The dispute over the ownership of Bakassi was filed to the International Court of Justice by Cameroon in 1994 and is currently being heard at The Hague, the Netherlands.

Angola: Exxon part of deepwater success

The most remarkable success stories in deepwater offshore West Africa are Elf, Chevron, and Shell. Or are they? Exxon, the world's second largest private oil company, is celebrating its success in the frontier, claiming a share of the victories credited to the three other companies. "Exxon affiliates to date have participated in six announced major deepwater discoveries offshore West Africa," Exxon officials say.

Elf's discoveries of Rosa, Girassol, and Dalia in deep offshore Angola, each reportedly holding recoverable reserves of oil in excess of 500 million bbl, are well known. Chevron is racing to put the Cuito Field (2.5 billion bbl of oil in place) in deep offshore Angola, onstream by 1999. Shell wants to commence production of the Bonga Field, (1 billion bbl oil in place) in deep offshore Nigeria, by 2002.

Exxon says that many of these successes are shared: "The three major Angola deepwater discoveries in which Exxon affiliates have an interest include: Rosa (20%), Girassol (20%), and Dalia (20%) on Block 17."

In addition, Exxon's affiliate Esso Exploration and Production Nigeria (Deepwater) Ltd. holds a 20% interest in the Bonga discovery in Block 212 offshore Nigeria. Each of these fields hold no less than 750 million bbl of oil, according to reports.

But Exxon itself, as operator, has recently had cause to sing. Early in April, it announced that Esso Exploration Angola Ltd, has made a second deepwater oil discovery on Block 15 in Angola.

The discovery well, named Marimba, was drilled in 4,230 ft water depths on Angola Block 15. The well encountered an oil-bearing reservoir that flowed at an aggregate test rate of about 6,800 b/d.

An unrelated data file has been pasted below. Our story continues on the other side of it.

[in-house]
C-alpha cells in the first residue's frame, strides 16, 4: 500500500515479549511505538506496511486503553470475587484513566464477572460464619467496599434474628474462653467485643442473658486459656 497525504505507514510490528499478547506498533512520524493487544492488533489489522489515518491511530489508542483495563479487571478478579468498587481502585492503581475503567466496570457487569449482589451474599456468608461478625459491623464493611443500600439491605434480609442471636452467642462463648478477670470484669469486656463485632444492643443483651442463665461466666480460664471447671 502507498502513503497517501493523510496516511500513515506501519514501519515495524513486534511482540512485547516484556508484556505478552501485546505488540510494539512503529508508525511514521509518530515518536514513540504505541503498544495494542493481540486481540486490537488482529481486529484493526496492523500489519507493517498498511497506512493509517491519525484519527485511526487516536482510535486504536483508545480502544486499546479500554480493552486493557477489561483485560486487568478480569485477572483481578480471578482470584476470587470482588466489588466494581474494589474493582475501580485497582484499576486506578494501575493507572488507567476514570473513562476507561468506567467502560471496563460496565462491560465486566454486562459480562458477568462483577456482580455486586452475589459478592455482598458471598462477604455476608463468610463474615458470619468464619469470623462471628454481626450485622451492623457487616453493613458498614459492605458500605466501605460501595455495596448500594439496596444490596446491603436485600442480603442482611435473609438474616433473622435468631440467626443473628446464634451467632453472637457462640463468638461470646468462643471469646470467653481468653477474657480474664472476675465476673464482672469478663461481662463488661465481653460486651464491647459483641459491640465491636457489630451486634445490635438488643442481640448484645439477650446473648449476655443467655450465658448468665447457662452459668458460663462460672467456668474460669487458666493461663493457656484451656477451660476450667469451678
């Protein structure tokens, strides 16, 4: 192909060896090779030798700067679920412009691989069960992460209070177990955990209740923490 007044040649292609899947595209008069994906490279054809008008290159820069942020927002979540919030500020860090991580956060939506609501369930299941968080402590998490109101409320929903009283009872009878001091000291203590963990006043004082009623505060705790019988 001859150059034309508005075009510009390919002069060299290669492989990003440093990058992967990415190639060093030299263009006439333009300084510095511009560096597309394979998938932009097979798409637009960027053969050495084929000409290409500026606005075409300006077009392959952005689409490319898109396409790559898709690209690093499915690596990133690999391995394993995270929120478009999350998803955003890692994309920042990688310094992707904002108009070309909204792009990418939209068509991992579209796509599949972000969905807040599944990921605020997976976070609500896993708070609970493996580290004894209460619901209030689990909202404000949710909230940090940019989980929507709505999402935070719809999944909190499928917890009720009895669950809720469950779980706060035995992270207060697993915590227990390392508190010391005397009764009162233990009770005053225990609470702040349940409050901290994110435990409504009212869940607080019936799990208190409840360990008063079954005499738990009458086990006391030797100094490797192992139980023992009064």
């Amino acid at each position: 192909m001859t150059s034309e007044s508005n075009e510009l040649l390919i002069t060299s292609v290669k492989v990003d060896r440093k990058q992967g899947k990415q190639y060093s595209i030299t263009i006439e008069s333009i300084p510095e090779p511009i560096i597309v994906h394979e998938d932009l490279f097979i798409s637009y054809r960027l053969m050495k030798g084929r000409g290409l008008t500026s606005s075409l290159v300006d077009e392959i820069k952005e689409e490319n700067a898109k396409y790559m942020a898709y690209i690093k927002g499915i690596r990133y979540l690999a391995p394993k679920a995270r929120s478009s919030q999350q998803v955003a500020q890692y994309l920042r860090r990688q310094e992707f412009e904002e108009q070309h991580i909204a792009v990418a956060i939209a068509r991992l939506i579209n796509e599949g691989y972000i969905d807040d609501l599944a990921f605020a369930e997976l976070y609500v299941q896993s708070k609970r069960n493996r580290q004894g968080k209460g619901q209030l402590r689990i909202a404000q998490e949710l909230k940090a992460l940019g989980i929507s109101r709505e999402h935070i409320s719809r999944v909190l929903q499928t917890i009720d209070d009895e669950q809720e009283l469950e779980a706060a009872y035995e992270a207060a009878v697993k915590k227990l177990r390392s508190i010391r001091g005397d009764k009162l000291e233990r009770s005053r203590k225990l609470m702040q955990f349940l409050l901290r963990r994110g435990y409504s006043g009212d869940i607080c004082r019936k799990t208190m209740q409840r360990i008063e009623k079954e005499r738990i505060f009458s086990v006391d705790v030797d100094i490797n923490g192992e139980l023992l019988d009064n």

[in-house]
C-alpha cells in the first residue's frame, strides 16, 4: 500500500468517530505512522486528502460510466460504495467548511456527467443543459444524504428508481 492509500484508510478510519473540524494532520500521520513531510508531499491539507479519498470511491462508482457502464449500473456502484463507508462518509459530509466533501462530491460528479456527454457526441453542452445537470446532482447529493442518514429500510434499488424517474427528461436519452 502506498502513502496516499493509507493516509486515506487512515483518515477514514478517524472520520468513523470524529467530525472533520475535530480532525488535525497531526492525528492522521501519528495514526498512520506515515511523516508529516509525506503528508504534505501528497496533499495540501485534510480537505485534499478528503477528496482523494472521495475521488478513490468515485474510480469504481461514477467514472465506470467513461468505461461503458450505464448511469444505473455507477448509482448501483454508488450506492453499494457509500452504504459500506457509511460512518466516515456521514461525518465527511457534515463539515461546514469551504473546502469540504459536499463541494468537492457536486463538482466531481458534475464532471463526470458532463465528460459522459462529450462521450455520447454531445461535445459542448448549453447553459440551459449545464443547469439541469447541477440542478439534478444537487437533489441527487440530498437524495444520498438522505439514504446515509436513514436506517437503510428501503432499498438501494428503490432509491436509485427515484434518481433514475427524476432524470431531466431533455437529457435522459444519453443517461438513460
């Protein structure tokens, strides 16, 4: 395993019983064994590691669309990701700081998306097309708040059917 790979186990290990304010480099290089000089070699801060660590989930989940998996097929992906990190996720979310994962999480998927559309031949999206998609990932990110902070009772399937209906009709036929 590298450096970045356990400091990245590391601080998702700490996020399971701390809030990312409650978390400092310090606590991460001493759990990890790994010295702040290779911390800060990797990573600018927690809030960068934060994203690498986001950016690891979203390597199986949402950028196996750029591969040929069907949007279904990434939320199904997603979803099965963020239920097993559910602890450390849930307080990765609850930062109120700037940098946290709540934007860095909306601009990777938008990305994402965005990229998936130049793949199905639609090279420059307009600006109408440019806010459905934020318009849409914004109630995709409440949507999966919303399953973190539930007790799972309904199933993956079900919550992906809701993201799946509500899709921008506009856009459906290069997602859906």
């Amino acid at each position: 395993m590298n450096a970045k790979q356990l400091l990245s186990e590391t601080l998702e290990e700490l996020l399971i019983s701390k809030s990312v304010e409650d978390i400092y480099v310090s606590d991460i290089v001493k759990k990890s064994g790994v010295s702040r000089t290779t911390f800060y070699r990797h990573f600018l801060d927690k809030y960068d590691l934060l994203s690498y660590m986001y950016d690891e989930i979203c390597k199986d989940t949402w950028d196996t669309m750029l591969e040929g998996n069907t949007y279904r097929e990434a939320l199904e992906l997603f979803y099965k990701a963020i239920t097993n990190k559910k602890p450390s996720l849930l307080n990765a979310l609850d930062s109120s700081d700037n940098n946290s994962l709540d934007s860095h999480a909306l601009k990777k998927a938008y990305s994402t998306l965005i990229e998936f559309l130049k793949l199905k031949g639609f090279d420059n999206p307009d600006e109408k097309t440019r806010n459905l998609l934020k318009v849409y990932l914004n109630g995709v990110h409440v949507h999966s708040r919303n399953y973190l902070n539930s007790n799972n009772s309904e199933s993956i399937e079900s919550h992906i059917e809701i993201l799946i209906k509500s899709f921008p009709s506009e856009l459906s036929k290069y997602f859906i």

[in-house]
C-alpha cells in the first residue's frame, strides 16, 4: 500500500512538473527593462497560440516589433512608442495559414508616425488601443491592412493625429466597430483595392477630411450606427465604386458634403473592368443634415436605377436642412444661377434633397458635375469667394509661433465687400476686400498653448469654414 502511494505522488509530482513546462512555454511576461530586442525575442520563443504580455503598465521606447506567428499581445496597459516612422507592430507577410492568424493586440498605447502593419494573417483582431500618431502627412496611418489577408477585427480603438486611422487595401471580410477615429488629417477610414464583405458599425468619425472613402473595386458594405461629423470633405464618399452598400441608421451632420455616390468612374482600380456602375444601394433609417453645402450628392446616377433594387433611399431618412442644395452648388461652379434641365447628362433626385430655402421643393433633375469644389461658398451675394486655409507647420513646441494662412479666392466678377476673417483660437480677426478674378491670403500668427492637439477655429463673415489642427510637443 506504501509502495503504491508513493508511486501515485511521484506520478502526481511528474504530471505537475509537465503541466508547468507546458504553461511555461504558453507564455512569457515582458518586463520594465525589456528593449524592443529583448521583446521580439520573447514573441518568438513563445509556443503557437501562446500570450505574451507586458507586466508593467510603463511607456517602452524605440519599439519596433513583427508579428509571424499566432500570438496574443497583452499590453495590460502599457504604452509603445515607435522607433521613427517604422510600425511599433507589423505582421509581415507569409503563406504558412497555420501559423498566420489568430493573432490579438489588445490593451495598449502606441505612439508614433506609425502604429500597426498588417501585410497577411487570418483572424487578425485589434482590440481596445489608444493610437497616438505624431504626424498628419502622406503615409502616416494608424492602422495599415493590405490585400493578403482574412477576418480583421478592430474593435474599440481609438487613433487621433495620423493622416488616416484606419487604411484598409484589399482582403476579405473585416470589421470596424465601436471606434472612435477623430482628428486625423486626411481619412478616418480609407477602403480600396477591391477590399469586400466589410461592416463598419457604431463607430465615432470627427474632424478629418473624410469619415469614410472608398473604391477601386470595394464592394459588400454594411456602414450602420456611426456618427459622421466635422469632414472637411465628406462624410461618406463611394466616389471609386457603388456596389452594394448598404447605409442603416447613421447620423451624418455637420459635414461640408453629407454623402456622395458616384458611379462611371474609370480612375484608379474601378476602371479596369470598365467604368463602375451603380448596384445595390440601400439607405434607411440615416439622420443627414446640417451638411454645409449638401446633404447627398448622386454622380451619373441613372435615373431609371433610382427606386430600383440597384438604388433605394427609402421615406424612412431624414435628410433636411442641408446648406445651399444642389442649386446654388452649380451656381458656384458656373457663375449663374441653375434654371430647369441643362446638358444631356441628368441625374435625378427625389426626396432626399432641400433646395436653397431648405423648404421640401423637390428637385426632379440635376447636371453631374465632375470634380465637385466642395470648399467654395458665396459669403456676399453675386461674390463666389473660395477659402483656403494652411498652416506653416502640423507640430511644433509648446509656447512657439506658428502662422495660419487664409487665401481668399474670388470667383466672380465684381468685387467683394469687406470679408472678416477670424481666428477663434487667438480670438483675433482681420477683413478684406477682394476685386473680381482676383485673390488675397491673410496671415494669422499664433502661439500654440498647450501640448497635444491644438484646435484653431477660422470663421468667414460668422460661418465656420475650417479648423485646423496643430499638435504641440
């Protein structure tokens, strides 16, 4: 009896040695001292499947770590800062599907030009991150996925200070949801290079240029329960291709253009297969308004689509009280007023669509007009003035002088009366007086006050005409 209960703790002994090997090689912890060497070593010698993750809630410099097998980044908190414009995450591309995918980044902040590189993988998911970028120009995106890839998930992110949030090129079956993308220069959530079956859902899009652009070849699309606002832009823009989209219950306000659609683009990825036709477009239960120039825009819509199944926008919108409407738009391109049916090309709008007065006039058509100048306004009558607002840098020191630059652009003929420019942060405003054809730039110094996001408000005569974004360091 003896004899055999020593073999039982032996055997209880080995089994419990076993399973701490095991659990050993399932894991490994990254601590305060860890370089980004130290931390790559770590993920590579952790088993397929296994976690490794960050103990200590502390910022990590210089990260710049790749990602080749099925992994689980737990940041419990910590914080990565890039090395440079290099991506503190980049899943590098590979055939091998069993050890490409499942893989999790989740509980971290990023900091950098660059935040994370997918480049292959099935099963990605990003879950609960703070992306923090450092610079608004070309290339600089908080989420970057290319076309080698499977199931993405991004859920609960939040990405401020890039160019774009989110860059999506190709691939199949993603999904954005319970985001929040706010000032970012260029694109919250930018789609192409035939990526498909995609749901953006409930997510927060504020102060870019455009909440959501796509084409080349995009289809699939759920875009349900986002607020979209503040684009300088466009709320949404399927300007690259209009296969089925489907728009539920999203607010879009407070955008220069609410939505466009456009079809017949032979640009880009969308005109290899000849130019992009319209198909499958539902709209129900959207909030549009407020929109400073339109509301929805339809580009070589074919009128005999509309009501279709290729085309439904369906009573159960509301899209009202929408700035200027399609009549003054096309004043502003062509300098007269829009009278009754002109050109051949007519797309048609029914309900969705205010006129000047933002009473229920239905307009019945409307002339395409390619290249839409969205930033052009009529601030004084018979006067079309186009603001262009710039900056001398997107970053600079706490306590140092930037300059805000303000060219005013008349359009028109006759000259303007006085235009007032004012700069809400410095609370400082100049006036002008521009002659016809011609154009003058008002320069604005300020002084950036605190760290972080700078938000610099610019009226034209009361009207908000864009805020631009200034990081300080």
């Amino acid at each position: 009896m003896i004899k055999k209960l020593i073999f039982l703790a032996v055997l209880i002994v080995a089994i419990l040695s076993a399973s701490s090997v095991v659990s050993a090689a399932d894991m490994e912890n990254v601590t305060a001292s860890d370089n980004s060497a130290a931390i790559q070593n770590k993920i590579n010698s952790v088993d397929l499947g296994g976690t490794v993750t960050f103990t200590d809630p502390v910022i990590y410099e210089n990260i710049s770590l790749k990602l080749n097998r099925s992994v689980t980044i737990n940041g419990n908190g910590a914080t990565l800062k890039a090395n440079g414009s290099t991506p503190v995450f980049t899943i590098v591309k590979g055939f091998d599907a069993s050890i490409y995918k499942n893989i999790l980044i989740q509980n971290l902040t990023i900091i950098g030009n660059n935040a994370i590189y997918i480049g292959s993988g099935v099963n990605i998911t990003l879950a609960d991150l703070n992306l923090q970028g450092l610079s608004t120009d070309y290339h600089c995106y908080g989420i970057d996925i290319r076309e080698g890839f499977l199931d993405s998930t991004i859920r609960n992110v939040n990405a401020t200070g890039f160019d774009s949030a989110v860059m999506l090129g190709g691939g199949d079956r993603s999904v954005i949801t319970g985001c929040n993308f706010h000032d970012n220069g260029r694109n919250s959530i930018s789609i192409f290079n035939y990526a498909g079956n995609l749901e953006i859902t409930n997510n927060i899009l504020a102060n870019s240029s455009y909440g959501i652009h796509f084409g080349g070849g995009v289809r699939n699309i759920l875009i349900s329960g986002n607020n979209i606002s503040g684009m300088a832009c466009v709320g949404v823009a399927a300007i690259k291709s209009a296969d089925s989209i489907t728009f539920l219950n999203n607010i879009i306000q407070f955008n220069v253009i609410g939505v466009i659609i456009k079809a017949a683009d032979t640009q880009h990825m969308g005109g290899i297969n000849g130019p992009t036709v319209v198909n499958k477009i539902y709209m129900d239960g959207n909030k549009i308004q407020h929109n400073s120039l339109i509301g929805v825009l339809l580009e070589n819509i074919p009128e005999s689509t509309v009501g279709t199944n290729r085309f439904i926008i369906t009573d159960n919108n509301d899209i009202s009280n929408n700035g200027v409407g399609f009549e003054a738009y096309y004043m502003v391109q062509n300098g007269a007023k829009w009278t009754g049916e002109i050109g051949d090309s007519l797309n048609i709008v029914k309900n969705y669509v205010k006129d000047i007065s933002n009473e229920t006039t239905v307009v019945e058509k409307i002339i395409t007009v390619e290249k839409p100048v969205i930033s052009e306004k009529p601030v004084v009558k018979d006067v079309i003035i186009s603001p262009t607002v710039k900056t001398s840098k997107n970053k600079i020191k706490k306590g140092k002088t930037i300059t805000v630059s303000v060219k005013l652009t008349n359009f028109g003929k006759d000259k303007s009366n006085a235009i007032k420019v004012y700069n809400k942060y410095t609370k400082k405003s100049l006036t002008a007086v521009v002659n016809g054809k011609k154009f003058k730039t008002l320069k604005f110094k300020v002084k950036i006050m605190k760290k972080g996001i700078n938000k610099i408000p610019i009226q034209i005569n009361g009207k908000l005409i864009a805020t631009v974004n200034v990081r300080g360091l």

A month before, the company announced the Kissanje discovery, also located on Angola Block 15, about 16 km east of Marimba. Kissanje was drilled in a water depth of 3,318 ft. Three oil-bearing reservoir intervals were encountered, two of which flowed at a combined test rate of about 10,000 b/d of oil. The Marimba and Kissanje wells are located about 360 km west of Luanda. Further appraisal work will be carried out to evaluate the commercial potential of the discoveries.

As operator of Marimba and Kissanje, the Exxon Angola affiliate's interest is 40%.

The Angolan national oil company, Sonangol, is the concessionaire of the block. The other Kissanje/Marimba interest owners include BP Exploration (Angola) Ltd. (26.67%), Agip Angola (20%), and Den Norske Stats Oljeselskap (13.33%). Exxon is the only U.S. company whose affiliates have interests in Angola Blocks 15 and 17.

Marimba and Kissanje are the first wells Esso has drilled on Block 15, and a third well is currently being evaluated. Esso plans to drill additional wells on the block this year.

Equatorial Guinea increases tax take

Twenty months after the take-off of its first producing oil field, the government of Equatorial Guinea has increased its take in the country's burgeoning oil industry. Until August 1996, Equatorial Guinea was a marginal gas producer. But the Zafiro field, located in 200-meter water depths in the offshore Niger Delta, was discovered in March 1995 and brought onstream in August 1996.

Today, it is producing 80,000 b/d of oil. A revised production sharing contract with the government has seen Mobil's share of the block drop to 71.5%, from 75%; United Meridian's share drop to 23.5% from 25%, while the government of Equatorial Guinea holds 5%.

Correction:

In the March issue, Offshore incorrectly reported that Chevron lost a man to a fire incident which occurred as a result of an explosion on a rig offshore Nigeria. This actually happened on a Mobil rig, not Chevron.

Copyright 1998 Oil & Gas Journal. All Rights Reserved.